H2(g) ? 2 H2O(g)
VH2 1.24 L, P1.00 atm, T273 K massH2O, g
Given Find
Concept Plan Relationships
H2O 18.02 g/mol, 1 mol 22.4 L _at_ STP 2 mol H2O
2 mol H2
Solution
72
Practice What volume of O2 at 0.750 atm and 313
K is generated by the thermolysis of 10.0 g of
HgO?2 HgO(s) ? 2 Hg(l) O2(g)(MMHgO 216.59
g/mol)

73
What volume of O2 at 0.750 atm and 313 K is
generated by the thermolysis of 10.0 g of HgO?2
HgO(s) ? 2 Hg(l) O2(g)
mHgO 10.0g, P0.750 atm, T313 K VO2, L
Given Find
nO2 0.023085 mol, P0.750 atm, T313 K VO2, L
Concept Plan Relationships
Solution
74
Properties of Gases
  • expand to completely fill their container
  • take the shape of their container
  • low density
  • much less than solid or liquid state
  • compressible
  • mixtures of gases are always homogeneous
  • fluid

75
Kinetic Molecular Theory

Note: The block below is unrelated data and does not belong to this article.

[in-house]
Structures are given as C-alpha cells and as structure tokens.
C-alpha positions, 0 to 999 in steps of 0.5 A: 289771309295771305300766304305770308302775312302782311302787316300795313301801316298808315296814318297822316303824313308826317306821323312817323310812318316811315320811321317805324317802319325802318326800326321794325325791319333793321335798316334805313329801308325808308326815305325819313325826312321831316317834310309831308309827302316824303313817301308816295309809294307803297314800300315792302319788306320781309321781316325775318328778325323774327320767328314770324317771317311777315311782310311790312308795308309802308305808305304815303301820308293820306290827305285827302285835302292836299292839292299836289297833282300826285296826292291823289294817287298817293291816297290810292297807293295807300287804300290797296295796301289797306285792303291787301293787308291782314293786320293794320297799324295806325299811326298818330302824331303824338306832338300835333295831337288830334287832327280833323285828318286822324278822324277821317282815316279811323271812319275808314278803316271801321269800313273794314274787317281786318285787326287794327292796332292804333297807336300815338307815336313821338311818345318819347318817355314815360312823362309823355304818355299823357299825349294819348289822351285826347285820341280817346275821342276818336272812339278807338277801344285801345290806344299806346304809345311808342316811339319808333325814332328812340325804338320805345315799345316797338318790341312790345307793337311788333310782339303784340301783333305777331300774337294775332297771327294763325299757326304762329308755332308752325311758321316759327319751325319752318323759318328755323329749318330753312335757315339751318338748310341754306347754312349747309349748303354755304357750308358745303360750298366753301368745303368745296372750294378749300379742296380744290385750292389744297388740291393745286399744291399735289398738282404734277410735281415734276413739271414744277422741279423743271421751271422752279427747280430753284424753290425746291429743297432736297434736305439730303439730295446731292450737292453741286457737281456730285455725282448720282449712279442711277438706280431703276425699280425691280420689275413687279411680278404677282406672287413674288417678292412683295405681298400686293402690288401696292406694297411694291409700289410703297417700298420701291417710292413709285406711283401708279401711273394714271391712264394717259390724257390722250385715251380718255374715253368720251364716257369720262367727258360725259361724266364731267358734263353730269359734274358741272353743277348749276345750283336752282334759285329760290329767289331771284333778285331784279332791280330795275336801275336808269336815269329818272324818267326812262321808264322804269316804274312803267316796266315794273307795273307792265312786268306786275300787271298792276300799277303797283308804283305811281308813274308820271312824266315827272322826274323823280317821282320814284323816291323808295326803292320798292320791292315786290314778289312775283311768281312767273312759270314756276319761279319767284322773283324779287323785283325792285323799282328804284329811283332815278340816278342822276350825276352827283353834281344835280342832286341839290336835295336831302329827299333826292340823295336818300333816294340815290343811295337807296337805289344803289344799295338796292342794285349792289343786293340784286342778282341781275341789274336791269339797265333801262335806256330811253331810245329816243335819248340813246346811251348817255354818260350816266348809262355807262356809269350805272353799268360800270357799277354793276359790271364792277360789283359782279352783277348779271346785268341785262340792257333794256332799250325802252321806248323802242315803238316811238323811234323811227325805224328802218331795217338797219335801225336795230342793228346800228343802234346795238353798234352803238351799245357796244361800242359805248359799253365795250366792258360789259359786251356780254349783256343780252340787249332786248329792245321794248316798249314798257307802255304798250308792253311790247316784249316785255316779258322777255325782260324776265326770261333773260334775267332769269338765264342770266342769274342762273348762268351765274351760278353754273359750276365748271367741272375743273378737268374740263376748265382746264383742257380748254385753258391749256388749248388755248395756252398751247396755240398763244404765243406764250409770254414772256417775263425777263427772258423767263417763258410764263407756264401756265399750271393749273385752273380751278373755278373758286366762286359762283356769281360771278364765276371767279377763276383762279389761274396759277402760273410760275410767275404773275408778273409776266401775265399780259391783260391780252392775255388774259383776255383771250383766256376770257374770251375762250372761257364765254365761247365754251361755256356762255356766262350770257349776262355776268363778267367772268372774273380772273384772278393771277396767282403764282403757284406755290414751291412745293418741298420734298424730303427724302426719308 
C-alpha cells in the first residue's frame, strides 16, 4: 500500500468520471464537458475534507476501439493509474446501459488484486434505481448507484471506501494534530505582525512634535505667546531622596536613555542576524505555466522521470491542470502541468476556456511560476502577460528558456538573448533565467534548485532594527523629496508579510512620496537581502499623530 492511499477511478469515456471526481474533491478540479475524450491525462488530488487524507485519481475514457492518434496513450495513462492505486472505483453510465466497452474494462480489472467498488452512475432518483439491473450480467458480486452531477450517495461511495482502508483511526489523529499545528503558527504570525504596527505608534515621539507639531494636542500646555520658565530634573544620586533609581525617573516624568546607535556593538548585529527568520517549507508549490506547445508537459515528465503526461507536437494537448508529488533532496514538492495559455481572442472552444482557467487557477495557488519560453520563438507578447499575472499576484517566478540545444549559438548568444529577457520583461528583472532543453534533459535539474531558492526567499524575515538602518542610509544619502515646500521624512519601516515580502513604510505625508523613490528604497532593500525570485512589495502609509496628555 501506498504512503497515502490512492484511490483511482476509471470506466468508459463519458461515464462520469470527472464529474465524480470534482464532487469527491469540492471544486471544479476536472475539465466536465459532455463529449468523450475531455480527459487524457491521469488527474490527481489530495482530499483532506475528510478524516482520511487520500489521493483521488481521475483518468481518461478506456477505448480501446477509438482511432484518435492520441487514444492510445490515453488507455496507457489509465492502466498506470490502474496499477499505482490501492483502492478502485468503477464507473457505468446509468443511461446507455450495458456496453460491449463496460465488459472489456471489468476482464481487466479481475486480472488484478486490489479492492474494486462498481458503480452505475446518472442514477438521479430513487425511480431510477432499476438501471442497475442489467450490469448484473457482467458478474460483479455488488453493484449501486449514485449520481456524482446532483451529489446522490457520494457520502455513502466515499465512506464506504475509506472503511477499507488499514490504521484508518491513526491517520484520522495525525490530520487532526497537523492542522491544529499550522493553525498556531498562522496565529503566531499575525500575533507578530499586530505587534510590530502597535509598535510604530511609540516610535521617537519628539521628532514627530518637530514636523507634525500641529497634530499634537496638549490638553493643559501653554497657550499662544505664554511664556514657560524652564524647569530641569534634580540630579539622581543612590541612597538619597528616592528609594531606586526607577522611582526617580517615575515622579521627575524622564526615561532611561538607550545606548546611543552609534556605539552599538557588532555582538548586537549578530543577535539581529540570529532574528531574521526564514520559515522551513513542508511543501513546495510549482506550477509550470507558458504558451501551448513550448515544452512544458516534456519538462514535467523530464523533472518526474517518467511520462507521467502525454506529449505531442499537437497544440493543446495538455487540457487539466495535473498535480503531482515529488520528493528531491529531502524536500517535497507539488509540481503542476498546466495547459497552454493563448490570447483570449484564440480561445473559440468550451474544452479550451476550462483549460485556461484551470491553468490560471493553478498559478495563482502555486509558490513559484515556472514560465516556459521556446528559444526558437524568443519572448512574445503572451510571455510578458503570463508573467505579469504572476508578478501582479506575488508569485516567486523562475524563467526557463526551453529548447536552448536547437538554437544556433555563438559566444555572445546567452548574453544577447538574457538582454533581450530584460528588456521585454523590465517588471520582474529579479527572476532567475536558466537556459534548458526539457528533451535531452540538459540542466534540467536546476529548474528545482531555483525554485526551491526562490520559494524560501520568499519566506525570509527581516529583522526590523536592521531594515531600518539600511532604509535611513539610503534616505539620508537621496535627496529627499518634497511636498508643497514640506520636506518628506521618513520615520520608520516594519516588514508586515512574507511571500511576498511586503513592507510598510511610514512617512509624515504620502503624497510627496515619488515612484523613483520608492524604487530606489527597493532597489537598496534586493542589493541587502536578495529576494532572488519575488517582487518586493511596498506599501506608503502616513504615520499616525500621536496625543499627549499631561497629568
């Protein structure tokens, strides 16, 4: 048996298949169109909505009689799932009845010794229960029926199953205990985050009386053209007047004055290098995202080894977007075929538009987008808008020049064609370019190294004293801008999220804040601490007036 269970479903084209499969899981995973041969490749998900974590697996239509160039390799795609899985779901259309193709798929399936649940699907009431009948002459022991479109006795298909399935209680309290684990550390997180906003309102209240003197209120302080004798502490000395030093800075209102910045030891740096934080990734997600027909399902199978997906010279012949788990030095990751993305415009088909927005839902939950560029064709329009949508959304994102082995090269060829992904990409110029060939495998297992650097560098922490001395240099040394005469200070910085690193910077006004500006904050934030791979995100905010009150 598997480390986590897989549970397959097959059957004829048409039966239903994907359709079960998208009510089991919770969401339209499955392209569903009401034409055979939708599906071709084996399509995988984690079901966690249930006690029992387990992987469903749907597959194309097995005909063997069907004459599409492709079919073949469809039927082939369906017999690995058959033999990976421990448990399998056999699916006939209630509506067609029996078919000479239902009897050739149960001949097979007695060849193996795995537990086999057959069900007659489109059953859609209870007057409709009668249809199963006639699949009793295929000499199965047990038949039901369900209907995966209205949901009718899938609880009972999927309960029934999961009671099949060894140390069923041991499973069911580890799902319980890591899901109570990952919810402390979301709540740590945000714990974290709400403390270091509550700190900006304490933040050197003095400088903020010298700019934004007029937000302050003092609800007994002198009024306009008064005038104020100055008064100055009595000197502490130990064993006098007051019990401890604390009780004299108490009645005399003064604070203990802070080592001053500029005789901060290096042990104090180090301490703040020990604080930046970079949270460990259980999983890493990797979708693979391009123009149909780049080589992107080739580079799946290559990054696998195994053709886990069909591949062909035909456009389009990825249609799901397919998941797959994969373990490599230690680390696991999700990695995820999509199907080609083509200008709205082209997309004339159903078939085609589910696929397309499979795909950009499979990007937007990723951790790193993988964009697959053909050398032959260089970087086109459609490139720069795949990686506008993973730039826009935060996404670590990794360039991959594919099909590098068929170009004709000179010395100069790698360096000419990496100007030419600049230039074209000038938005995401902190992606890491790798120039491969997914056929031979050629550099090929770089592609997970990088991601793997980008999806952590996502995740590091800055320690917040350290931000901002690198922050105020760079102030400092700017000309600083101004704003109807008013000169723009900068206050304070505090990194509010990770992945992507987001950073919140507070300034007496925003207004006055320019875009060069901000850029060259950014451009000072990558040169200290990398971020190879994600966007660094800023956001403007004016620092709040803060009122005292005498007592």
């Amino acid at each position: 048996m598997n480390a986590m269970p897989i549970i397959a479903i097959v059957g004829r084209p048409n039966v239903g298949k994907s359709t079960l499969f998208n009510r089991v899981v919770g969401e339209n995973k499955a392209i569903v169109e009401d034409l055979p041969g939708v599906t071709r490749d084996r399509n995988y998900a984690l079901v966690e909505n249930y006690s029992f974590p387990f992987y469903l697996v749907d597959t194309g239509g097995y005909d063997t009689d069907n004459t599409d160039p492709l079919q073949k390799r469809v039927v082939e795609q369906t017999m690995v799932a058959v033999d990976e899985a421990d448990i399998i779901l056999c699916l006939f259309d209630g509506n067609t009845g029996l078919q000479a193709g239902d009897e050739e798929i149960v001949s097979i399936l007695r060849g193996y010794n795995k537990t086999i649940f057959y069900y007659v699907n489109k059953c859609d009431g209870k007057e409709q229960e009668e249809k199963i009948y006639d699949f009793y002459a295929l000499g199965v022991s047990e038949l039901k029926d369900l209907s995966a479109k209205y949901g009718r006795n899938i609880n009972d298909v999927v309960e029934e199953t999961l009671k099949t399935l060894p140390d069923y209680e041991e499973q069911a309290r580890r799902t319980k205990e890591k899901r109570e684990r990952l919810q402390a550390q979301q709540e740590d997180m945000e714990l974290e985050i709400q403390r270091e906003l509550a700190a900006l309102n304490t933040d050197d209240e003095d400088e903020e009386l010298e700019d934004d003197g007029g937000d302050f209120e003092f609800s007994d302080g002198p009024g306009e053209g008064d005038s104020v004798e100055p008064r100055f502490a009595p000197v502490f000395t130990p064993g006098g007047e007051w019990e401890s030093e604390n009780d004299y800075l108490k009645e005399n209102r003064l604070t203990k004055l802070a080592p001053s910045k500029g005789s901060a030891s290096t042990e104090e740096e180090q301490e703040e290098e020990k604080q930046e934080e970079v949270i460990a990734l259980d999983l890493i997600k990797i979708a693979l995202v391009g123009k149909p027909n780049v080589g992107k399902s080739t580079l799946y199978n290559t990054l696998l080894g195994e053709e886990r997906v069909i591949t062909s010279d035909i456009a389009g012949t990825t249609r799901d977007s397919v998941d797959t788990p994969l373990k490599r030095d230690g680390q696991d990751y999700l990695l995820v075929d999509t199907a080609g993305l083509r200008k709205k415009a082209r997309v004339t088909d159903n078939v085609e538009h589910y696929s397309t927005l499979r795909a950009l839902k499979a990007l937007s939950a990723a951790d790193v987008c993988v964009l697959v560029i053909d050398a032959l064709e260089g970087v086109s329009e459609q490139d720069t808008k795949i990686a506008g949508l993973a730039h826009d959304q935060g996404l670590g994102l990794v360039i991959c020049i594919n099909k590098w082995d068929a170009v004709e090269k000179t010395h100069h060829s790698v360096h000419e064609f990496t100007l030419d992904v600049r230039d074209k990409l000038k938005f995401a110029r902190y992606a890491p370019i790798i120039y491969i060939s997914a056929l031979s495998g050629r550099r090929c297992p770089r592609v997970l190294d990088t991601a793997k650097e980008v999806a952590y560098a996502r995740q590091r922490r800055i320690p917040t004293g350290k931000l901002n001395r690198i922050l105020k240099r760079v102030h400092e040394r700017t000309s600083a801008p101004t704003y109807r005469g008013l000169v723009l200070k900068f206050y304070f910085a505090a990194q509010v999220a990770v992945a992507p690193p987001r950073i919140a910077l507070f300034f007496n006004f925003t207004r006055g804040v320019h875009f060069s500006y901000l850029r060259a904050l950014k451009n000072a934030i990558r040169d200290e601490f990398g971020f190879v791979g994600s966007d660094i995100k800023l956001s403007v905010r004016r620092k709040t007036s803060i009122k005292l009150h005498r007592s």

• the particles of the gas (either atoms or
    molecules) are constantly moving
  • the attraction between particles is negligible
  • when the moving particles hit another particle or
    the container, they do not stick but they bounce
    off and continue moving in another direction
  • like billiard balls

76
Kinetic Molecular Theory
  • there is a lot of empty space between the
    particles
  • compared to the size of the particles
  • the average kinetic energy of the particles is
    directly proportional to the Kelvin temperature
  • as you raise the temperature of the gas, the
    average speed of the particles increases
  • but dont be fooled into thinking all the
    particles are moving at the same speed!!

77
Gas Properties Explained Indefinite Shape and
Indefinite Volume
Because the gas molecules have enough
kinetic energy to overcome attractions, they keep
moving around and spreading out until they fill
the container.
As a result, gases take the shape and the volume
of the container they are in.
78
Gas Properties Explained - Compressibility
Because there is a lot of unoccupied space in the
structure of a gas, the gas molecules can be
squeezed closer together
79
Gas Properties Explained Low Density
Because there is a lot of unoccupied space in the
structure of a gas, gases do not have a lot of
mass in a given volume, the result is they have
low density
80
Density Pressure
  • result of the constant movement of the gas